The Pasque Flower is a type of flower that’s part of the buttercup family, but one of the only types that will grow happily under freezing and harsh weather conditions like the tundra which it calls home.

Pasque flowers are found in different variations, though some of them can be harmful to humans and animals. While Pasque flowers are great to look at, they are not the type of flowers that should find their way to your tea.

It is one of the first flowers to bloom in the tundra’s spring, with the name a literal translation of the word Passover.

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18. Polar Grass (Arctagrosis latifolia)

Polar grass is one of very few grass types that you might find in the world’s tundra biome – and polar grass has adapted to grow under the worst of the world’s extreme climates.  Polar grass prefers extreme elevation and can handle the extreme cold like polar bears.

It’s one of the only types of grass that grows more than happy in the tundra biome.

Its current conservation status is Sensitive.

Polar grass is proof that more should be done in order to protect the world’s biomes.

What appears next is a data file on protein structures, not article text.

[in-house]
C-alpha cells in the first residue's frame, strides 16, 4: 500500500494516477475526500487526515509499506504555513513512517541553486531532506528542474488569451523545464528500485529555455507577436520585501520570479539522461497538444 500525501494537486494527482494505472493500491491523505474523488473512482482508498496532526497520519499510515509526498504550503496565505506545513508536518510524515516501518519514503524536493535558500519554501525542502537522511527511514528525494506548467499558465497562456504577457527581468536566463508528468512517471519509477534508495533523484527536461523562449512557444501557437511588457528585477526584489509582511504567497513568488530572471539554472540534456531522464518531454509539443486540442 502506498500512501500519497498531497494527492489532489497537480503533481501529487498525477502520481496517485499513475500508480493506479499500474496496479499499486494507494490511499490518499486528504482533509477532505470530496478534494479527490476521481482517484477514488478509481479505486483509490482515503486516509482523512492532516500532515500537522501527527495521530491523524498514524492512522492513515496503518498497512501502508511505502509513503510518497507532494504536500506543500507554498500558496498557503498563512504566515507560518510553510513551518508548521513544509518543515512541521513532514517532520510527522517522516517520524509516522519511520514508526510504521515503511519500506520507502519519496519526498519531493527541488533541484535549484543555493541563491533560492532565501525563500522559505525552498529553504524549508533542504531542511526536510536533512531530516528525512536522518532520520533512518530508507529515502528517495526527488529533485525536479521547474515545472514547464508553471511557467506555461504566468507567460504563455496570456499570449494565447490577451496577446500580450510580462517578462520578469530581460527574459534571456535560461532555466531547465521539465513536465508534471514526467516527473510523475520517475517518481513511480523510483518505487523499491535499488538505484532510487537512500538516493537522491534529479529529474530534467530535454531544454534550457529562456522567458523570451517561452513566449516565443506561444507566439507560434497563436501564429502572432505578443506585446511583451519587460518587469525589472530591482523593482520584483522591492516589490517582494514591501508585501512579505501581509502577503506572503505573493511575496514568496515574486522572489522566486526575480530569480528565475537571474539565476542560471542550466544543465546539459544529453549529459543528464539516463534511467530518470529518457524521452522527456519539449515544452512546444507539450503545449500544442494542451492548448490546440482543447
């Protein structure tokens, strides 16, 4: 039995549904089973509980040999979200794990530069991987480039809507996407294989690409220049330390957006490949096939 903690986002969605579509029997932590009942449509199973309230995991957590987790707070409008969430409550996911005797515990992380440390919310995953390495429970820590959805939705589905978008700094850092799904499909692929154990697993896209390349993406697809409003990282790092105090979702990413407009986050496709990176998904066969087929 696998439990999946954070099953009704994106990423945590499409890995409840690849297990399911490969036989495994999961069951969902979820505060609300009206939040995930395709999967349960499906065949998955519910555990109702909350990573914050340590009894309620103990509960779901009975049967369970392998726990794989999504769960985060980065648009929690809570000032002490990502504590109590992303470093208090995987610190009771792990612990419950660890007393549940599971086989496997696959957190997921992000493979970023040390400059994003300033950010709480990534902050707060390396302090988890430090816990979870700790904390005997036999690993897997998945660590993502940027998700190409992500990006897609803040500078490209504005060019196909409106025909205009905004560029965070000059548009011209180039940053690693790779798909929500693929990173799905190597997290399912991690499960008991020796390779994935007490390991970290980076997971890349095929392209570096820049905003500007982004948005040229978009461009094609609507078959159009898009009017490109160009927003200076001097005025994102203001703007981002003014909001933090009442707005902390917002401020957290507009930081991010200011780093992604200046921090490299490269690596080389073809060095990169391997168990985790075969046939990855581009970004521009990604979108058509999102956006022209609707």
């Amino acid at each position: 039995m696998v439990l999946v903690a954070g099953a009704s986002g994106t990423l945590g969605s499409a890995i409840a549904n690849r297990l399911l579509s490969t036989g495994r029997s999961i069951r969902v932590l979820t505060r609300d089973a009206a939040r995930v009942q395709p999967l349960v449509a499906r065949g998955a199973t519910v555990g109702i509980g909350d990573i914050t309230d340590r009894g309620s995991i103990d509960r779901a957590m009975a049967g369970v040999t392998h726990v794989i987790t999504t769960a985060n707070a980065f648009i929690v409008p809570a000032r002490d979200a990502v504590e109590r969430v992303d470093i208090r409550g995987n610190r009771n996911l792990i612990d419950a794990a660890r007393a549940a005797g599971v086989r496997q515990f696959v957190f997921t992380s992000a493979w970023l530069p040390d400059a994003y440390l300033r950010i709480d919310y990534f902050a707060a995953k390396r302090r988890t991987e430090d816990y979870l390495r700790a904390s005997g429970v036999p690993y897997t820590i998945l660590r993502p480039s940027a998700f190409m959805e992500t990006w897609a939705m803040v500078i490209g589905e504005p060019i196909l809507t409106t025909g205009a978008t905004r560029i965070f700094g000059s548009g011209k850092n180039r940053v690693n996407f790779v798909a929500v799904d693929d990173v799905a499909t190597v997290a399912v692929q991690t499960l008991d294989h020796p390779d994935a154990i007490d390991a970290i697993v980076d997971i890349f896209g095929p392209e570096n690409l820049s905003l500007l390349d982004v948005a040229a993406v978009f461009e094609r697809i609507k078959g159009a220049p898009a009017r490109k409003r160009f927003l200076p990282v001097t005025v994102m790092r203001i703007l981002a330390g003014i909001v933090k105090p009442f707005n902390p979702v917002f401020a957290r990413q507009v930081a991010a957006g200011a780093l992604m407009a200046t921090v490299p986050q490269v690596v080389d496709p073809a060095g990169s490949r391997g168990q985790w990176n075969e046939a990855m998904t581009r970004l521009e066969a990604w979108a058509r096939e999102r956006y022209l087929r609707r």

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19. Purple Mountain Saxifrage (Saxifraga oppositifolia)

Purple Mountain Saxifrage is a type of vibrant purple flower native to the world’s Arctic and tundra biomes. Mountain saxifrage prefers to grow at very high altitudes, and can be found outside the tundra in many mountaneous areas. Sometimes, it is just referred to as purple saxifrage.

Saxifrage is an edible plant for humans, though also makes up the diet of some tundra animals like the Arctic hare.

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20. Tundra Rose (Potentilla fruticosa)

The Tundra Rose is a special type of plant that grows at its best in the harsh tundra conditions, and isn’t seen outside the extreme cold that often. Tundra roses are a bright yellow when they flower, and they are technically a member of the rose family that just happens to do well in the tundra biome.

The Potentilla fruiticosa is also known as the Shrubby Cinquefoil, and survives the tundra thanks to its closeness to the ground combined with its root system.